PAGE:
Mexico Solves Immigration Problem; Becomes Part Of China
In a startling announcement, President Vicente Fox of Mexico revealed that his nation has solved its immigration problem with the U. S. by requesting annexation as a province of China. As a result of its new status, a plentitude of domestic jobs will be available.
He made the surprise announcement, not during his recent visit to America, but immediately upon returning to Mexico.
Mexicans by the millions cheered the decision, throwing fiestas nationwide, with shouts of “Viva Mexico!” “Viva China!” And the air rang out with the triumphant neologism, “MexiChina, Ole!”
In his address to the Mexican nation, President Fox stated, ” Today, I announce that our nation has become a proud province of China. As a result, we will have more than enough jobs to keep our hard-working people employed at home – and in much better jobs than they find as migrant workers in the U. S.”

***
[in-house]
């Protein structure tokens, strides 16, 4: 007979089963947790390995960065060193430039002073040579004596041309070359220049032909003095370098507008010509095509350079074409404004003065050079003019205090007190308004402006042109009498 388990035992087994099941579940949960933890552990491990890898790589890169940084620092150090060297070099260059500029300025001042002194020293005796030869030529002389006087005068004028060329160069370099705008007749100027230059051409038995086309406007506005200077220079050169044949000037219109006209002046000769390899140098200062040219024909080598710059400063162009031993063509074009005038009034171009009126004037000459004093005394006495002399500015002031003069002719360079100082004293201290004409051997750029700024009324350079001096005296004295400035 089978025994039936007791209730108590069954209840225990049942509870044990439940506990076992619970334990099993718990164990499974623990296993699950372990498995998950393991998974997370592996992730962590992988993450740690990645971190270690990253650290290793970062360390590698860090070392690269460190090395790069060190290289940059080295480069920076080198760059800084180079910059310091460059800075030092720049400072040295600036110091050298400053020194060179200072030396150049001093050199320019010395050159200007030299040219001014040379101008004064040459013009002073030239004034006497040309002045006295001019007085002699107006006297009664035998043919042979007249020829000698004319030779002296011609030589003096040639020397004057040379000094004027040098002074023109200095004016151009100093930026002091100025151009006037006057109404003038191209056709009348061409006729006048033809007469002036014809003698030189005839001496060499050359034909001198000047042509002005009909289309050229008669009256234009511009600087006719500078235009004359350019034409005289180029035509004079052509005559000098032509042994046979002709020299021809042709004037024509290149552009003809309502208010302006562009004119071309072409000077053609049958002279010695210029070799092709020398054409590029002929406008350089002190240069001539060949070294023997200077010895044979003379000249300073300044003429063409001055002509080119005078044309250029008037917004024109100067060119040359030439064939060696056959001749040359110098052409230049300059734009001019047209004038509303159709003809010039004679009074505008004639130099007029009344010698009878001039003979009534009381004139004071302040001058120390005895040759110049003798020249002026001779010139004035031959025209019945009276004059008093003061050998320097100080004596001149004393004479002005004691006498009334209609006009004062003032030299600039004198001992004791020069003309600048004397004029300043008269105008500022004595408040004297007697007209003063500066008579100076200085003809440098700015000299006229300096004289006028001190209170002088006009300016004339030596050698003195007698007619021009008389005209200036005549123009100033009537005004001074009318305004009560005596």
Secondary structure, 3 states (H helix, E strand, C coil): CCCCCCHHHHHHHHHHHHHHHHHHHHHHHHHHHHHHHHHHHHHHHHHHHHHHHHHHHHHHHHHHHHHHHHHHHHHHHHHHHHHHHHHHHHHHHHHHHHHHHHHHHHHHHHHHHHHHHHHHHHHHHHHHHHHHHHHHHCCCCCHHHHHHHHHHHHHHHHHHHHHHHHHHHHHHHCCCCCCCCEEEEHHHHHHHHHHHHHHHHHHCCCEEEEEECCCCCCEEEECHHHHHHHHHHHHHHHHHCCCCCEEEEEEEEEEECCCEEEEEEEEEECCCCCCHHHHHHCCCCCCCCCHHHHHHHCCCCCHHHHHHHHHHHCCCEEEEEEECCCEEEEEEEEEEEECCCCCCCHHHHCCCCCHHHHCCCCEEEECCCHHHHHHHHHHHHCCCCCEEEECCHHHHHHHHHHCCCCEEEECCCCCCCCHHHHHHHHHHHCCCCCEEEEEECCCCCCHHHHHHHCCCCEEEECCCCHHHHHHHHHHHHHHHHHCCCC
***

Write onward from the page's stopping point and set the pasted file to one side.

He went on to explain, “Now, it is time for American companies to invest in Mexico to the same extent that they invest in the rest of China. Finally, it is time for them to take advantage of all the cheap labor right next door. Finally, it is time for Mexico to have countless new factories and, in time, as big a trade imbalance with America as the rest of China. Finally, the label “Made in Mexico” will come to stand for everything from knives and forks to Nikes.”
The Chinese were delighted by the Mexican offer, noting, “Acquiring Mexico as a province is even better than conquering Taiwan. There’s more cheap labor there, and since it’s right in America’s backyard, we’ll be able to save on shipping charges. So we’ll be able to manufacture and deliver goods even more cost effectively than we’ve been able to with our own cheap labor.”
As expected, U. S. companies immediately reacted to the possibility of outsourcing production to Mexico. As the CEO of an American company that was an early entrant into China stated, “It’s absolutely wonderful to know there’s so much cheap labor so close to home. I never realized it until Mexico became part of China. You can be sure production orders from us will soon be heading down Mexico way!”